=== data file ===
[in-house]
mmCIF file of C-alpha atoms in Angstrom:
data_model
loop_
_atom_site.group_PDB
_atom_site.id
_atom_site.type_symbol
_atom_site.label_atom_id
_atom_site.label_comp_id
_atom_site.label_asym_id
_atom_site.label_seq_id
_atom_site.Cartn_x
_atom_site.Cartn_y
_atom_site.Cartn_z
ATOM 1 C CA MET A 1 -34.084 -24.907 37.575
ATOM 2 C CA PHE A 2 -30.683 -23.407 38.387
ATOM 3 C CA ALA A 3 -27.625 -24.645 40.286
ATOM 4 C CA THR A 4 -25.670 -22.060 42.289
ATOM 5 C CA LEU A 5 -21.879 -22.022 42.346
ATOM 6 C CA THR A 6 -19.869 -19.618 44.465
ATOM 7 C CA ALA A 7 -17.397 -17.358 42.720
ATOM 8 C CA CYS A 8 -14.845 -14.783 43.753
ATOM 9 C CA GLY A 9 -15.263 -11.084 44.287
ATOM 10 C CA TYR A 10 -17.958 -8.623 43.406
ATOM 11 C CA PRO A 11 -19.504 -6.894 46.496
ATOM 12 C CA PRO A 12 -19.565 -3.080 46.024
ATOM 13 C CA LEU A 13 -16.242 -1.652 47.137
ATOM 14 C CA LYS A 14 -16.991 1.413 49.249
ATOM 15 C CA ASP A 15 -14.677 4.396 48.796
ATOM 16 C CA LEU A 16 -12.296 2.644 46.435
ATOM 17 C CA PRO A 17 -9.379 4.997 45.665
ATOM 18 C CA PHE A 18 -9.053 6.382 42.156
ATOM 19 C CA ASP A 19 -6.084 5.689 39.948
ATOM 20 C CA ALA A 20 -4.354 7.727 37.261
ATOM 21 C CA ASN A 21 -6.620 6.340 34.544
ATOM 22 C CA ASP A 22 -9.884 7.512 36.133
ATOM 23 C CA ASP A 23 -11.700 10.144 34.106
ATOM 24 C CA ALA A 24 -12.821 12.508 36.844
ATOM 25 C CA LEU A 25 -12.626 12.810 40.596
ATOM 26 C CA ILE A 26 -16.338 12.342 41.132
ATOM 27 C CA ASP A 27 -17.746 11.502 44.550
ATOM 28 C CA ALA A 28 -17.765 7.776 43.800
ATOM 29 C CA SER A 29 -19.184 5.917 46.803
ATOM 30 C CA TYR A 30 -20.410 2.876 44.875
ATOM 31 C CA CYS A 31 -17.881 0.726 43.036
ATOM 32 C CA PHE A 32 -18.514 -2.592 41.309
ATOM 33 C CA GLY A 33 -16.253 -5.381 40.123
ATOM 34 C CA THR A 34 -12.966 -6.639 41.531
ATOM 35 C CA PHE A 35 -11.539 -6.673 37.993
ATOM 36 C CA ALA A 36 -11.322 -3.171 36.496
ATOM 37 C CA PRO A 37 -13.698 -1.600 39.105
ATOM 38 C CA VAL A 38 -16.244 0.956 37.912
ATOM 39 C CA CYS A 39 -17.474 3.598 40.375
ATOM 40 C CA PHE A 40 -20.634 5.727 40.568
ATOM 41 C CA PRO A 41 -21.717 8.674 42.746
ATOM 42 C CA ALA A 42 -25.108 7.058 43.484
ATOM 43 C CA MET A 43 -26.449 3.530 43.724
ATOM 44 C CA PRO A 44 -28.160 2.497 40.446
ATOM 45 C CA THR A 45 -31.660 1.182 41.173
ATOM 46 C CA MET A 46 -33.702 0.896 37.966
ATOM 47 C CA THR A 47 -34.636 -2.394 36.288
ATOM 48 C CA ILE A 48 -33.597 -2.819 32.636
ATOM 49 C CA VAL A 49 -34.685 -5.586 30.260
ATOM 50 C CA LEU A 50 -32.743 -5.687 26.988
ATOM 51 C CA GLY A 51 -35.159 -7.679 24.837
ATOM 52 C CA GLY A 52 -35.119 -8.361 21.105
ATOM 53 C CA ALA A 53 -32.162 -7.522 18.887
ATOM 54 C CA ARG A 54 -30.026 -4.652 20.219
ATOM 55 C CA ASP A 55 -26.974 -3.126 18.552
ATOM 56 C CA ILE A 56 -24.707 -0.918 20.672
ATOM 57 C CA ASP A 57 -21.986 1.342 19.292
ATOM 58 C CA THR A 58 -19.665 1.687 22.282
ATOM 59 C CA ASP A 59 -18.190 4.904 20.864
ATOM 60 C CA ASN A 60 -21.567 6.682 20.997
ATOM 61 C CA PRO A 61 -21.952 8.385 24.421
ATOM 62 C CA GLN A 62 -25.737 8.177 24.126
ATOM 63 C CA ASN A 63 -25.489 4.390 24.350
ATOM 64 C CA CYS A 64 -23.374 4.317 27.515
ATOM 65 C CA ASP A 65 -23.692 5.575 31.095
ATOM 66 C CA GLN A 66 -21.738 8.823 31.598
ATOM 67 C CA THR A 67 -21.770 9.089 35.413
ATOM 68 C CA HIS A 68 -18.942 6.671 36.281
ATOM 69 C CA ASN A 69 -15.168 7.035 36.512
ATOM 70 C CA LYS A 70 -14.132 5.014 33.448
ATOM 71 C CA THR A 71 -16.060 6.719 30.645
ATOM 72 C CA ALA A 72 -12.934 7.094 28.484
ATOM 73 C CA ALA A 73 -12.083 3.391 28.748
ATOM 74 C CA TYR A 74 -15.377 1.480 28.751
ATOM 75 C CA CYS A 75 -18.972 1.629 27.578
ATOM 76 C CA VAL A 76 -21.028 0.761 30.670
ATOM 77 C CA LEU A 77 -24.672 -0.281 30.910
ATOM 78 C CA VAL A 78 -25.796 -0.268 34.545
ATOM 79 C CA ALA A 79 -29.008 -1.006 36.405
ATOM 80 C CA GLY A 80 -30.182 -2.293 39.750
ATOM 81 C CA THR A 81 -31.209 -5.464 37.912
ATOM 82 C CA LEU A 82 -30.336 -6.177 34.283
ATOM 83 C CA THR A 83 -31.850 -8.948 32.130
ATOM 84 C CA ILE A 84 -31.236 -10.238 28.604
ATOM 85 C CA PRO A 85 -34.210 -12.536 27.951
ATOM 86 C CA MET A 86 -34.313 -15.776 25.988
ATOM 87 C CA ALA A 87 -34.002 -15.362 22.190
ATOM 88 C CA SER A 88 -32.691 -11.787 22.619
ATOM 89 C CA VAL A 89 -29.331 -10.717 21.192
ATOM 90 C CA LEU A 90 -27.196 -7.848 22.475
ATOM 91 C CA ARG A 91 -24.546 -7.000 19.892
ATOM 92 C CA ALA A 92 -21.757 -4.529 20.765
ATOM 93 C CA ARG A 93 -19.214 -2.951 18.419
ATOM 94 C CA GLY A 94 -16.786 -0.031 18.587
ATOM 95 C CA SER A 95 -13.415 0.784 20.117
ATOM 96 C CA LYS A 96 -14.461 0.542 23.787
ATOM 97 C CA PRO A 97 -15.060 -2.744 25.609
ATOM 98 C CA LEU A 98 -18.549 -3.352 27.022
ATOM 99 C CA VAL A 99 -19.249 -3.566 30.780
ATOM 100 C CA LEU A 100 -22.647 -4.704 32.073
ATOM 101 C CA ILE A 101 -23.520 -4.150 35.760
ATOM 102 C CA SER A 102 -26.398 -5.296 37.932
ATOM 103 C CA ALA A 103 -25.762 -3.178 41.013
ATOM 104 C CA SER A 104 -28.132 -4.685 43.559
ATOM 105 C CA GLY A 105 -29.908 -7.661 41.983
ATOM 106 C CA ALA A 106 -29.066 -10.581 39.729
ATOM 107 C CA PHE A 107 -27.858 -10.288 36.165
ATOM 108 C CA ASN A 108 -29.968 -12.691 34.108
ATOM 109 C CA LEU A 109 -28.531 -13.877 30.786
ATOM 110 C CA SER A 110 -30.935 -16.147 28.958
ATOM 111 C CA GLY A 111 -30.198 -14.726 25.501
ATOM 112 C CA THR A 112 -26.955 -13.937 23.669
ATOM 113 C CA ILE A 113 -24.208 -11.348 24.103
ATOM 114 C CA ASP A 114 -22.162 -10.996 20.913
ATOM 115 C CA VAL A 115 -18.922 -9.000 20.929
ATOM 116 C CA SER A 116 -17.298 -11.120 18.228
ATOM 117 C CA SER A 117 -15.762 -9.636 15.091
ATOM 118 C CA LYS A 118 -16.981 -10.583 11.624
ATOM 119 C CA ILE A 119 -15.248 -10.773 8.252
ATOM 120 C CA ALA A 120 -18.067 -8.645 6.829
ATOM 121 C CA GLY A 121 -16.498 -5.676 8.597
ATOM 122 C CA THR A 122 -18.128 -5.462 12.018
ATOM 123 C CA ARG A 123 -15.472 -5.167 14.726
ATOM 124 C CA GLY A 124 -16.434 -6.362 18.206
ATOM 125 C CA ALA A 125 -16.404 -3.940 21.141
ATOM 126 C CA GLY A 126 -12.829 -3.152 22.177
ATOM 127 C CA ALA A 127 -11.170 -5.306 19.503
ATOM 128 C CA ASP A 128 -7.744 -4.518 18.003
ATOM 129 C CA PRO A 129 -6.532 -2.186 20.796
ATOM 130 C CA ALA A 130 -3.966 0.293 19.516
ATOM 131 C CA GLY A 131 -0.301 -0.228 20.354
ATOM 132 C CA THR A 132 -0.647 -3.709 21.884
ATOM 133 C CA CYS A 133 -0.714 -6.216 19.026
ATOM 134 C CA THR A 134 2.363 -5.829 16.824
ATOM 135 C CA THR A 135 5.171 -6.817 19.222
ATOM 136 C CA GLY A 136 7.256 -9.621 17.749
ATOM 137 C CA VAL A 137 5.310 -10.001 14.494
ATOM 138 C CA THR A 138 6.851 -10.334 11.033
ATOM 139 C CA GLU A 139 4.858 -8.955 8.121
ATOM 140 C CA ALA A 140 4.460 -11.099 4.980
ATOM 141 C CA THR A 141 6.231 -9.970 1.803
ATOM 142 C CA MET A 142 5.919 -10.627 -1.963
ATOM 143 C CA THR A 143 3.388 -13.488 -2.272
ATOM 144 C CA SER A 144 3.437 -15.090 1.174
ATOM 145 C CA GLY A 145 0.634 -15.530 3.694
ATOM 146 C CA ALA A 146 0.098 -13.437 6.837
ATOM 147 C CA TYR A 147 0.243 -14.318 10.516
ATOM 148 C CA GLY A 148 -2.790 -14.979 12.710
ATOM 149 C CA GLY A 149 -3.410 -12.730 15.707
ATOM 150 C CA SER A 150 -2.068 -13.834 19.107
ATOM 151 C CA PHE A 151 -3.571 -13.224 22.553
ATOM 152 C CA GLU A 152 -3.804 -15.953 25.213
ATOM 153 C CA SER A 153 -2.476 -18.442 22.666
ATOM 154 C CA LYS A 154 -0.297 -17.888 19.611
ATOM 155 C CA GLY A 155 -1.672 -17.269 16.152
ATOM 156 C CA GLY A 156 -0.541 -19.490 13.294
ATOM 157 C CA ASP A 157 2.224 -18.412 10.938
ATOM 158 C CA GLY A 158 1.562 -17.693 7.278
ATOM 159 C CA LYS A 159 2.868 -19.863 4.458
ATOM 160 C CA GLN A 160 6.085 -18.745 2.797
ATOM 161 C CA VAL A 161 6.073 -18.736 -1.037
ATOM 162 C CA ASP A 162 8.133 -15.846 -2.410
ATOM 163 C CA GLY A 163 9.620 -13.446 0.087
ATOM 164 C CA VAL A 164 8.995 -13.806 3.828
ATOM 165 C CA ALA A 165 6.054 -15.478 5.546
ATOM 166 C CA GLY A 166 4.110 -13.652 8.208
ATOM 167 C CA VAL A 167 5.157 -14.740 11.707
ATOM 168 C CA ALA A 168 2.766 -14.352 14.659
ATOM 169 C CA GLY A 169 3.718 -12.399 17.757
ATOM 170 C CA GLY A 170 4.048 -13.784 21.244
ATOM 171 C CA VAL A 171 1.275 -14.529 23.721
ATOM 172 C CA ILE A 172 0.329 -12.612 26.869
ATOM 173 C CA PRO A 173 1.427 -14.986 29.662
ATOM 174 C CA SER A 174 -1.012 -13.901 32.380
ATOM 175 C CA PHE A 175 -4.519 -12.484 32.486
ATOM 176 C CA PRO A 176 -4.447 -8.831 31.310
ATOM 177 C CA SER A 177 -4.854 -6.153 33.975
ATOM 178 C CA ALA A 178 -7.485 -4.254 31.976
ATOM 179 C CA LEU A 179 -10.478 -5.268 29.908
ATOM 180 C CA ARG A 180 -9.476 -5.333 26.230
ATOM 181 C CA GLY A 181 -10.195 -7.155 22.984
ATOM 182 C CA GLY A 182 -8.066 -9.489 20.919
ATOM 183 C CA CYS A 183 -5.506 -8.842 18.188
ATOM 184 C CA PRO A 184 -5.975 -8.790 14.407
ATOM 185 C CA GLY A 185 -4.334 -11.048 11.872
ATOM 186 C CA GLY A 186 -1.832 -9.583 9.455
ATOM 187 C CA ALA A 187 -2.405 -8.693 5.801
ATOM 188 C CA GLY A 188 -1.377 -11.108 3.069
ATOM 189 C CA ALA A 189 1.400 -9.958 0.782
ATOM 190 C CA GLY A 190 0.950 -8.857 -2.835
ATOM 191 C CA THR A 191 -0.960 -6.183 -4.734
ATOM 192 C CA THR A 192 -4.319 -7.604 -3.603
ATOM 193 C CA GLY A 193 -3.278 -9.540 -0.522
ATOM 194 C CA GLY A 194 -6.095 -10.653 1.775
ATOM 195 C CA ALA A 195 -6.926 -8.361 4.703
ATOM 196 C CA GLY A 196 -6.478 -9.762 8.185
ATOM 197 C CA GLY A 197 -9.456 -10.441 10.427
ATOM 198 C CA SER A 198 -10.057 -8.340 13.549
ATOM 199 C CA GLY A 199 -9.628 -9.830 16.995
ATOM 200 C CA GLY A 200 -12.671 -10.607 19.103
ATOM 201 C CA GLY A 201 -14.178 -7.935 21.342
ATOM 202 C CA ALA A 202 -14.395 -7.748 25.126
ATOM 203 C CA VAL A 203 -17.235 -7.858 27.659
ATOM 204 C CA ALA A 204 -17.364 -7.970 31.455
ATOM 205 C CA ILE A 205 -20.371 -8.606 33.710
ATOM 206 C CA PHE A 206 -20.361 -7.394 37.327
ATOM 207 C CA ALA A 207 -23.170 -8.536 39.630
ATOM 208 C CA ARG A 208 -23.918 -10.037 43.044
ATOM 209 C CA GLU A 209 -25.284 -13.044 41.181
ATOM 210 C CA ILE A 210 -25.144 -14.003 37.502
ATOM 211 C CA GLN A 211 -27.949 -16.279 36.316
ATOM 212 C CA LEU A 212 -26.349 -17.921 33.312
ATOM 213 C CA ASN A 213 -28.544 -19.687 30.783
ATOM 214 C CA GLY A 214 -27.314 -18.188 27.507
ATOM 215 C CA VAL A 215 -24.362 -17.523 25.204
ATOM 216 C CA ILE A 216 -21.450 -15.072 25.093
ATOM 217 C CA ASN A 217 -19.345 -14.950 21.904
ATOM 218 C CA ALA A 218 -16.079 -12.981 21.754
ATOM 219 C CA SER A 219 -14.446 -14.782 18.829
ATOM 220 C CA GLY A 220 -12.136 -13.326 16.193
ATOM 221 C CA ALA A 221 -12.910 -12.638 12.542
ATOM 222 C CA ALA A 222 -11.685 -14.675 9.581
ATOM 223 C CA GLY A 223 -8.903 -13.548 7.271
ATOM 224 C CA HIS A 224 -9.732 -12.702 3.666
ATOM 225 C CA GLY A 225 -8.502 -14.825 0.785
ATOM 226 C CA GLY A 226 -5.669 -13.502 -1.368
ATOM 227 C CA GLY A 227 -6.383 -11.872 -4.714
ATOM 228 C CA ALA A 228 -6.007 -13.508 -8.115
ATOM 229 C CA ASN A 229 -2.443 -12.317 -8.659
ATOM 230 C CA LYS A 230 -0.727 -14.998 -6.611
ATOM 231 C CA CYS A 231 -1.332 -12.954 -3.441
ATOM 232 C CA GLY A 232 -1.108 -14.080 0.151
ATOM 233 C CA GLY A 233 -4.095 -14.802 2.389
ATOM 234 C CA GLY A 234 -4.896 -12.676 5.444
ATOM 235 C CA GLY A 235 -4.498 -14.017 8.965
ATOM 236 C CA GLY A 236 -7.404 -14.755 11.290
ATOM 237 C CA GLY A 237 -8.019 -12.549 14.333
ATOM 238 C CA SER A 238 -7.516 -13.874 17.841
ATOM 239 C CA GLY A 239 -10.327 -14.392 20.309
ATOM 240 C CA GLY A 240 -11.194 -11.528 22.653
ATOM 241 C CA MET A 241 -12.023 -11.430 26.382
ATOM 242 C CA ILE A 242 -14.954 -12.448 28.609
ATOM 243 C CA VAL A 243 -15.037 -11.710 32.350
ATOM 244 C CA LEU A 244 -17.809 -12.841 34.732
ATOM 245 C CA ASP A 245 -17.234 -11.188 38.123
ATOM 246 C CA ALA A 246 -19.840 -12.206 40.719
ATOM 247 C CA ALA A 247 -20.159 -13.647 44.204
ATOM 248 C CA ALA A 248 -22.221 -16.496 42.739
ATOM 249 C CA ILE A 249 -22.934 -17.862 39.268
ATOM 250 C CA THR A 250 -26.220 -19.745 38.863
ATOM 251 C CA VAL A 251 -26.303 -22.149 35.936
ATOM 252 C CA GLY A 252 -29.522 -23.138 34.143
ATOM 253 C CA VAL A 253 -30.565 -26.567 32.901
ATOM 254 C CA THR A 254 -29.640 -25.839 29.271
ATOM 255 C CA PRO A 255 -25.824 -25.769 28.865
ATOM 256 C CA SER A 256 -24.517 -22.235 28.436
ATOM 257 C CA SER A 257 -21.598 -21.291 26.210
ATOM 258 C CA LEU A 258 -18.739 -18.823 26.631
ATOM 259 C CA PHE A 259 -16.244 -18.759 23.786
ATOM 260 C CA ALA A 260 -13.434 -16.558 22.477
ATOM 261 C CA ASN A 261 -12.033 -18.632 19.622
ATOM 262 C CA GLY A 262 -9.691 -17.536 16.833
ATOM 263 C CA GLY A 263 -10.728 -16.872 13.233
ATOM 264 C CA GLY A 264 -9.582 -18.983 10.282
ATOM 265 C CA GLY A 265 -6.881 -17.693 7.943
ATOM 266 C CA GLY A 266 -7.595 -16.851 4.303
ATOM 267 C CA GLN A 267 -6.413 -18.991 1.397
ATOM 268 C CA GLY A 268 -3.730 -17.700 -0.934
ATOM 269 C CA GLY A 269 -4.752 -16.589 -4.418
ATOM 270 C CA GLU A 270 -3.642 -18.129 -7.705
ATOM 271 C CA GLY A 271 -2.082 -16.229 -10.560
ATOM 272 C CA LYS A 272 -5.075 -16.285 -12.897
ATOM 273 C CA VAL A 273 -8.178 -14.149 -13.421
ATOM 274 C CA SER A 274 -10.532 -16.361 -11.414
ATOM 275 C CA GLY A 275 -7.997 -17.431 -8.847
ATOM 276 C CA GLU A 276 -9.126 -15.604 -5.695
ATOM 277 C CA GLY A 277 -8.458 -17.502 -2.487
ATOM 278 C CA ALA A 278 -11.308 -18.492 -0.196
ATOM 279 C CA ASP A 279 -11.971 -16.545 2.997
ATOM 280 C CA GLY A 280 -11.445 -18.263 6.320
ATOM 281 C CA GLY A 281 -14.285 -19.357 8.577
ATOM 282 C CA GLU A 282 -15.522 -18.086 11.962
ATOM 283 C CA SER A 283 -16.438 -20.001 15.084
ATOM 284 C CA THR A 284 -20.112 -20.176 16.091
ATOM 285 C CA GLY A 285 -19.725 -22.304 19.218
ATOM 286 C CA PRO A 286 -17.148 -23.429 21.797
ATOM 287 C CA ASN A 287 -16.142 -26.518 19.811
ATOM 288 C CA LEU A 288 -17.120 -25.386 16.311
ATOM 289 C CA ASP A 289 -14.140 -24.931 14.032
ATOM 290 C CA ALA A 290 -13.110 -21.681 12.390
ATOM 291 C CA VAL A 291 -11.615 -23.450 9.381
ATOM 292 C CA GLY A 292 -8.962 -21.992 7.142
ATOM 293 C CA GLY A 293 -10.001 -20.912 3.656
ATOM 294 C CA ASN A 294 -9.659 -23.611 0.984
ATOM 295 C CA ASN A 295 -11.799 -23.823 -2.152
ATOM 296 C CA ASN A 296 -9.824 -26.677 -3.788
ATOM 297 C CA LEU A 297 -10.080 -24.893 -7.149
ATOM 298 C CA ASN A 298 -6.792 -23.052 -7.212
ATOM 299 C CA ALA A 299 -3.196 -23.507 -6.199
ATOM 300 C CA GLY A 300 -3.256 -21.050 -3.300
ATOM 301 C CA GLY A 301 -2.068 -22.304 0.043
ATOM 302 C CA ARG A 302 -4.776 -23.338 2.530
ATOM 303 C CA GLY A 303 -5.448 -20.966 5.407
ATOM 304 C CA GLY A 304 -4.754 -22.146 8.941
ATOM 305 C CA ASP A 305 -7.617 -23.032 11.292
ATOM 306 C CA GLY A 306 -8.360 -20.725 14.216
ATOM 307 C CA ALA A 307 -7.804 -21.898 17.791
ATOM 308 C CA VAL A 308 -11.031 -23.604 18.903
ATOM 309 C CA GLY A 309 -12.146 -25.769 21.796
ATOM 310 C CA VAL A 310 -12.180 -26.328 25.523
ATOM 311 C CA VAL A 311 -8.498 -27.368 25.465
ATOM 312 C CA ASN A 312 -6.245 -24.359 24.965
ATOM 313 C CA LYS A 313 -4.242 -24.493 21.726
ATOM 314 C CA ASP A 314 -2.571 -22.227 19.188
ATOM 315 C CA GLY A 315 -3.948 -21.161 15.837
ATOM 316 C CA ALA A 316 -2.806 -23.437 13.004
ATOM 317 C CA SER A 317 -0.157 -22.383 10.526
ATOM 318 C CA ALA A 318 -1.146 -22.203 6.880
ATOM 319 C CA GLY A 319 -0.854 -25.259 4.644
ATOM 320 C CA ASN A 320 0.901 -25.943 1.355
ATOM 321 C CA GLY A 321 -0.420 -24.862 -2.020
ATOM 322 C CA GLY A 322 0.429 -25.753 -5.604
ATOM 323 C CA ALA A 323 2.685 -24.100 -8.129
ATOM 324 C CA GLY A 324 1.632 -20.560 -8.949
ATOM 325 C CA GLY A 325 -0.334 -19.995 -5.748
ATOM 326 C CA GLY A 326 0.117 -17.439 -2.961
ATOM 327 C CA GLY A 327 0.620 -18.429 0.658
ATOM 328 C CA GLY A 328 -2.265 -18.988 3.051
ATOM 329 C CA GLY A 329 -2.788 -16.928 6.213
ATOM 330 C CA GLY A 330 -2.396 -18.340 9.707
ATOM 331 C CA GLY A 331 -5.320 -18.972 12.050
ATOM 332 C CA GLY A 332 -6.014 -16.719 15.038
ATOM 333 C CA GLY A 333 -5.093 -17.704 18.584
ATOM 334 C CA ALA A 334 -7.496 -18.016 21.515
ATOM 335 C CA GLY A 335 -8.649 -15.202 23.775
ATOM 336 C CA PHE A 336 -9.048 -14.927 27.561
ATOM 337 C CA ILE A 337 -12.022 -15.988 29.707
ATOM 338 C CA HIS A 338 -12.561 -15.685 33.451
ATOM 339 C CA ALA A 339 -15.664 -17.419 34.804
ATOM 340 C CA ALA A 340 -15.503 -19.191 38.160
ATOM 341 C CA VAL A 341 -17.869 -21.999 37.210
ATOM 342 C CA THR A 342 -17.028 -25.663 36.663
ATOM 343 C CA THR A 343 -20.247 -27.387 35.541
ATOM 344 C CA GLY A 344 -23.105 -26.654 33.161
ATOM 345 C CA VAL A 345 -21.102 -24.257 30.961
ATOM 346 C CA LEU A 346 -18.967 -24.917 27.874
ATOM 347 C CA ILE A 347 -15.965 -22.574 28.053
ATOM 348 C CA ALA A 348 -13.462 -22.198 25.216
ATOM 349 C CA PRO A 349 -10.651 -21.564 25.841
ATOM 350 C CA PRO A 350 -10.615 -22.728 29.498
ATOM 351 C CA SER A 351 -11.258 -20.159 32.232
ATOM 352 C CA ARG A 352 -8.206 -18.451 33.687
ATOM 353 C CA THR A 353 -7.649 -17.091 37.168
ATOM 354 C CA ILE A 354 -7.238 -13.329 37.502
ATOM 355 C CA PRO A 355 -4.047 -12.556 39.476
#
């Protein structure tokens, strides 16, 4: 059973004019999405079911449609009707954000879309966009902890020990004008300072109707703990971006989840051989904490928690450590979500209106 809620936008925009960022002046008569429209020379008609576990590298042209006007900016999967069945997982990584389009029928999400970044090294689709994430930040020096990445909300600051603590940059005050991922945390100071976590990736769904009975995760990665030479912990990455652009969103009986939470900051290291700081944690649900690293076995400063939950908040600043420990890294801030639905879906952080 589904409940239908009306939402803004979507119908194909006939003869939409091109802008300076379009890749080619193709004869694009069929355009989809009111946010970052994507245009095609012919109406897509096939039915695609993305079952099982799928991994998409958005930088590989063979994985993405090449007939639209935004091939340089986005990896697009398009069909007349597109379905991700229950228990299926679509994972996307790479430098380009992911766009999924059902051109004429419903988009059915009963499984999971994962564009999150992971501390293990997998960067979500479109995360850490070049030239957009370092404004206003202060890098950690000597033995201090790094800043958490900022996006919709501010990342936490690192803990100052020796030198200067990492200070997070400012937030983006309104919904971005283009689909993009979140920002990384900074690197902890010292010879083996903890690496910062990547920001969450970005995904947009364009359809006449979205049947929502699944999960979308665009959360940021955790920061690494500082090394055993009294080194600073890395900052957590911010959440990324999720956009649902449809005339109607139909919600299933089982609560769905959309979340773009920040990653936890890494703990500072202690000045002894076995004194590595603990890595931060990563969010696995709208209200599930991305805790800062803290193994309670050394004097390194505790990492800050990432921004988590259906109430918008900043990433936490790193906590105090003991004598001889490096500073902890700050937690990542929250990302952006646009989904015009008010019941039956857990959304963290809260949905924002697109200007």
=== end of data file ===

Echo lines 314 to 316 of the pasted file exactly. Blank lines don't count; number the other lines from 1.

ATOM 300 C CA GLY A 300 -3.256 -21.050 -3.300
ATOM 301 C CA GLY A 301 -2.068 -22.304 0.043
ATOM 302 C CA ARG A 302 -4.776 -23.338 2.530